Sands China posts net loss of US$336m for Q1

Sands China returned to an EBITDA loss in Q1.
Sands China returned to an EBITDA loss in Q1.

Sands China’s financial results for the first quarter of the year show it returned to negative adjusted EBITDA.

Macau.- Sands China Ltd has reported a net loss of -US$336m for the first quarter. It reported an adjusted real estate EBITDA loss of -US$11m for Q1 compared with a positive US$100m in the first quarter of 2021.

Total net income declined to US$547m. Net revenue from Singapore’s Marina Bay Sands fell to US$399m, down from US$426m in the first quarter of 2021. Adjusted EBITDA for the property was US$121m, compared to US$144m in the same period in 2021.

However, thanks to the sale of its Las Vegas operation, the company reported a US$2.53bn profit in the three months, which compares to a US$278m loss in Q1 2021. Its net loss from continuing operations was US$478m, compared to US$280m in Q1 2021.

Robert Goldstein, Las Vegas Sands CEO, said: “While pandemic-related restrictions continued to impact our financial results this quarter, we were able to generate positive EBITDA at Marina Bay Sands in Singapore, and for the company as a whole.”

He then stated: “We remain enthusiastic about the opportunity to welcome more guests back to our properties as greater volumes of visitors are eventually able to travel to Macau and Singapore.”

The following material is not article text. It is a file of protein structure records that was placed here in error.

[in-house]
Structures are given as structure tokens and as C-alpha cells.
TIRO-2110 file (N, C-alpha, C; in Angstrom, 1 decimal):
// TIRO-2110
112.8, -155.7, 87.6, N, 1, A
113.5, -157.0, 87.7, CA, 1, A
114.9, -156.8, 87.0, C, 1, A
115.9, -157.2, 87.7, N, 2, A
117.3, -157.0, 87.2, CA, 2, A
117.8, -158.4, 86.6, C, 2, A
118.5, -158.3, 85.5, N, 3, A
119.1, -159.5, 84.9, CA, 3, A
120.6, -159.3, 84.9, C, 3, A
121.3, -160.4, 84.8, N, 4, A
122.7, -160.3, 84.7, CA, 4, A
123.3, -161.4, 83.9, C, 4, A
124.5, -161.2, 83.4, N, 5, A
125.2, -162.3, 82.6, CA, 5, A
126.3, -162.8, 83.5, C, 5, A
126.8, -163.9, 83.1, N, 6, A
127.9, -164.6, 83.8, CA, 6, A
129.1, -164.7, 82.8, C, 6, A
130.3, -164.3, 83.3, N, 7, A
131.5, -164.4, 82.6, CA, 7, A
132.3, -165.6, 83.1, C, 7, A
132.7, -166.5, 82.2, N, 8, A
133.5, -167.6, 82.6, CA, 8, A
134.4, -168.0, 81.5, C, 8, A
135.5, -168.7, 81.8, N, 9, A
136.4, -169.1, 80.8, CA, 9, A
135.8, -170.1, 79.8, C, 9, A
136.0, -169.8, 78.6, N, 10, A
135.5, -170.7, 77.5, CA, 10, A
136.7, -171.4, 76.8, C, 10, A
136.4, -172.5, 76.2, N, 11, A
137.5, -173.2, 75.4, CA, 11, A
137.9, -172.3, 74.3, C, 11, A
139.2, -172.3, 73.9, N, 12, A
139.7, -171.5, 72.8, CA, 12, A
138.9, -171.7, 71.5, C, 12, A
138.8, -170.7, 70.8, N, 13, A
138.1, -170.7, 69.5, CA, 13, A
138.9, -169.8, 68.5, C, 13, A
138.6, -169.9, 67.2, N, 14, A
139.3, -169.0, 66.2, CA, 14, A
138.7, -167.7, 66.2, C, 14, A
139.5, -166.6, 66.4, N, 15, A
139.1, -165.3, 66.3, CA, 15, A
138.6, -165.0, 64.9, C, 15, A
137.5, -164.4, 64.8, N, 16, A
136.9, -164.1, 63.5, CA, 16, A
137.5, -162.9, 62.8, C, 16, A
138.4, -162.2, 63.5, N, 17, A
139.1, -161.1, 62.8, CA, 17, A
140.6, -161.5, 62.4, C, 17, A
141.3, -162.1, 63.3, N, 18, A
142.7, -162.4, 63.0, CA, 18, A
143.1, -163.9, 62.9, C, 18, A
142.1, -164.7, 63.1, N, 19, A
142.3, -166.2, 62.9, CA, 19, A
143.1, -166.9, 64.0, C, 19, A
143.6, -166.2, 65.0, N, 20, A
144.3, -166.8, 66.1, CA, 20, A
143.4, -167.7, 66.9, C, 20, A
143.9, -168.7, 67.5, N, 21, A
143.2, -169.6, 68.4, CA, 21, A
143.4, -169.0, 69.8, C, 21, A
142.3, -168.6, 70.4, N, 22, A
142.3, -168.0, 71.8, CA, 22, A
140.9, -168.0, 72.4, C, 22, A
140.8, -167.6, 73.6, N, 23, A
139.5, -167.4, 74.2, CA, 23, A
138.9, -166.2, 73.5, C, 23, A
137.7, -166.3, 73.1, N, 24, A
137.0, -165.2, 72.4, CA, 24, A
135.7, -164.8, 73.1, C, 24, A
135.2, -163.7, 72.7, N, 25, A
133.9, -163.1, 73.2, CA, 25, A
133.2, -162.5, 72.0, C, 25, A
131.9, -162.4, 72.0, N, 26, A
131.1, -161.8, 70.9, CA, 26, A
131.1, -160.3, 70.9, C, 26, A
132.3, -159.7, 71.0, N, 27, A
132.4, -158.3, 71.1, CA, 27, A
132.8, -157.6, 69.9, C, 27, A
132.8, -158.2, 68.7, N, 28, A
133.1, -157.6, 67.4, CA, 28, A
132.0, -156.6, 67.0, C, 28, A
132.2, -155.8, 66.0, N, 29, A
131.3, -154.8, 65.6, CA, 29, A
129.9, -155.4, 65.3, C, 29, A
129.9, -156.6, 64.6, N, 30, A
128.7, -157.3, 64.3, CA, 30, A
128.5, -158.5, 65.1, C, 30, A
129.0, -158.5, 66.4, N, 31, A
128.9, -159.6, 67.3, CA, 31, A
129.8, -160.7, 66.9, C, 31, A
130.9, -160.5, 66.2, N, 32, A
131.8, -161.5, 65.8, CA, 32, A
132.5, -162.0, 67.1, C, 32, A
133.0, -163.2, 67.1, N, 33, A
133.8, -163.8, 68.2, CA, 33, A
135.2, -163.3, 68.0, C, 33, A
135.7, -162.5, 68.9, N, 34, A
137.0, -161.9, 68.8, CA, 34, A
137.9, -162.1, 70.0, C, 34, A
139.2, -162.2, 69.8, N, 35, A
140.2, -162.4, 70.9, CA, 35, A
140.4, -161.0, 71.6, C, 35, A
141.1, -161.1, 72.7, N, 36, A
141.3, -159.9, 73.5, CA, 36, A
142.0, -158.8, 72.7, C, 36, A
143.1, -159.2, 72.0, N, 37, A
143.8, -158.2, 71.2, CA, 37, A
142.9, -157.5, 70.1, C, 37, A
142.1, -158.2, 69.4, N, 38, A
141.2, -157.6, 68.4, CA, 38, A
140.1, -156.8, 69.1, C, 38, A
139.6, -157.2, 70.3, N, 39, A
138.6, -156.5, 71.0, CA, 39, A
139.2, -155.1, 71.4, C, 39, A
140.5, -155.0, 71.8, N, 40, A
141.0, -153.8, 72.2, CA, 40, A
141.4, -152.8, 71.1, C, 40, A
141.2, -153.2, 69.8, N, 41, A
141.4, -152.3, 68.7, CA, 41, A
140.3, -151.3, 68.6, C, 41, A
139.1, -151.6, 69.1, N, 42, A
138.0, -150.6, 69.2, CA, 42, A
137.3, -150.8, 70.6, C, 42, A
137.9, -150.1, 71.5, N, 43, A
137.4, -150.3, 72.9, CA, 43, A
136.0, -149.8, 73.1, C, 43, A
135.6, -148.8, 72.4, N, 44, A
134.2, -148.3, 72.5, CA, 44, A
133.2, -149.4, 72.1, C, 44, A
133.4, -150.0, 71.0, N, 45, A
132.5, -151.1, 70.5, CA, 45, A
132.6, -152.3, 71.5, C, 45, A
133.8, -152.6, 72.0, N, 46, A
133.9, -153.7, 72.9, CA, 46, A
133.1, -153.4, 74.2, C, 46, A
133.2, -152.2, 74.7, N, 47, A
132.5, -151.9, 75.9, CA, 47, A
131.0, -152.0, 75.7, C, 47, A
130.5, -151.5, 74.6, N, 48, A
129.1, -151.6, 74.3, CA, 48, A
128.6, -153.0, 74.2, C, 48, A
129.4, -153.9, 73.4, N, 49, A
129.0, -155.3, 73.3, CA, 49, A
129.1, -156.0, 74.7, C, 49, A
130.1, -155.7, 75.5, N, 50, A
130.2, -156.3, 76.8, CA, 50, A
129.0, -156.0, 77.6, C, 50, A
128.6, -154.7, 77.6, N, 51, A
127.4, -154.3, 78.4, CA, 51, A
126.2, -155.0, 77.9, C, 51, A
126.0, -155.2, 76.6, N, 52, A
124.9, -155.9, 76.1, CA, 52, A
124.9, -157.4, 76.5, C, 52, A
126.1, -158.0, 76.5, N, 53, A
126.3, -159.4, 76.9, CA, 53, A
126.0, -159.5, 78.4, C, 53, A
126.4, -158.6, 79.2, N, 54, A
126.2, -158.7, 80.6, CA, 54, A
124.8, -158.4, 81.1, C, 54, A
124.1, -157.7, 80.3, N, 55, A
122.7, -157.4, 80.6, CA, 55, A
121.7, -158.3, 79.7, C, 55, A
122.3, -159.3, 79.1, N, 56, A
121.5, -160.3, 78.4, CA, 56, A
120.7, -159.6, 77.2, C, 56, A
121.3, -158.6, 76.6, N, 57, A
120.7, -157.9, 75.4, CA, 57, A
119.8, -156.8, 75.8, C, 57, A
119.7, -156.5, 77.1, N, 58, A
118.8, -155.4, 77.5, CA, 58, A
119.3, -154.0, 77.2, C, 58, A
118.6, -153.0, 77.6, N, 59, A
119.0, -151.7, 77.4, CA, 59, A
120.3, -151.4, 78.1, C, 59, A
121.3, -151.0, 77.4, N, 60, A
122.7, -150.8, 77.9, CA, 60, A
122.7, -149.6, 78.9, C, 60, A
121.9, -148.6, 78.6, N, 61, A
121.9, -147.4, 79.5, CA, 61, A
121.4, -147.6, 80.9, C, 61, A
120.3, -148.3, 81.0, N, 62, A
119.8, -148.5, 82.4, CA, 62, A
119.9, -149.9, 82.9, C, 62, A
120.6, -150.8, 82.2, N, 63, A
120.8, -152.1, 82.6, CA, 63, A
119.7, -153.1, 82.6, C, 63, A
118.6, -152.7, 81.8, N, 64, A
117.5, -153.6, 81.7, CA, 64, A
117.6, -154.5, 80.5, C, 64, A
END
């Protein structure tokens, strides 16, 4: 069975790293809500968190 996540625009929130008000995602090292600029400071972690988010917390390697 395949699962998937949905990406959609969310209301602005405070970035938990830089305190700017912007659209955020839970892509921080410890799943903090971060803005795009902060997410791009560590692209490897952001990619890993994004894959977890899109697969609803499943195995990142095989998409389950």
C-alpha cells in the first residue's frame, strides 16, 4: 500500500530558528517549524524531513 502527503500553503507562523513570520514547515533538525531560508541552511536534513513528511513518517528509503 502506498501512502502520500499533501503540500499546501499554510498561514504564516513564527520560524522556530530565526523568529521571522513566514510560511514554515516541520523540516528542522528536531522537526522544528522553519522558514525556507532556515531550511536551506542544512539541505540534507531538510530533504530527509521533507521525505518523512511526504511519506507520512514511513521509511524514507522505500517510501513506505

Wilfred Wong Ying Wai, president of Sands China, has recently revealed that the company has dismissed more than 3,000 non-local employees since the start of the Covid-19 pandemic. He also said the company’s investments in non-emergency construction projects will be delayed if the economic impact of the Covid-19 pandemic continues.

Marina Bay Sands could reach EBITDA of US$1bn in 2022, Goldstein says

Las Vegas Sands Corp expects EBITDA from its Marina Bay Sands integrated resort in Singapore to reach US$1bn by the end of 2022. During a conference call, Goldstein said Marina Bay Sands was seeing growth from all segments of the market.

Goldstein said: “Macau is in a difficult place right now. So, people are going to gravitate to other opportunities. They want to travel … I think our Marina Bay Sands product is in a very, very unique opportunistic window here.”

The Singapore National Tourism Board executive director Keith Tan told a forum in Manila that Singapore aims to remove all Covid-19 test requirements for fully vaccinated tourists within the next few weeks.

Goldstein added that Las Vegas Sands is still “resolving questions” regarding its S$4.5bn (US$3.31bn) expansion plan at Marina Bay Sands. In 2019, Las Vegas Sands had committed to invest S$4.5bn (US$3.3bn) in the expansion of the Marina Bay Sands hotel within eight years. However, the project was delayed due to the Covid-19 pandemic.

Separately, the company has started a US$1bn renovation project at Marina Bay Sands, which is scheduled to be completed in phases in 2022 and 2023.

The Casino Regulatory Authority of Singapore has confirmed that Marina Bay Sands has complied with the requirements of Singapore’s Casino Control Act and has been granted an extension of its licence for three years from April 26, 2022. The extension had been delayed due to changes to Singapore’s gaming legislation.

Resorts World Sentosa in Genting received its licence extension in February, also extending to 2025.

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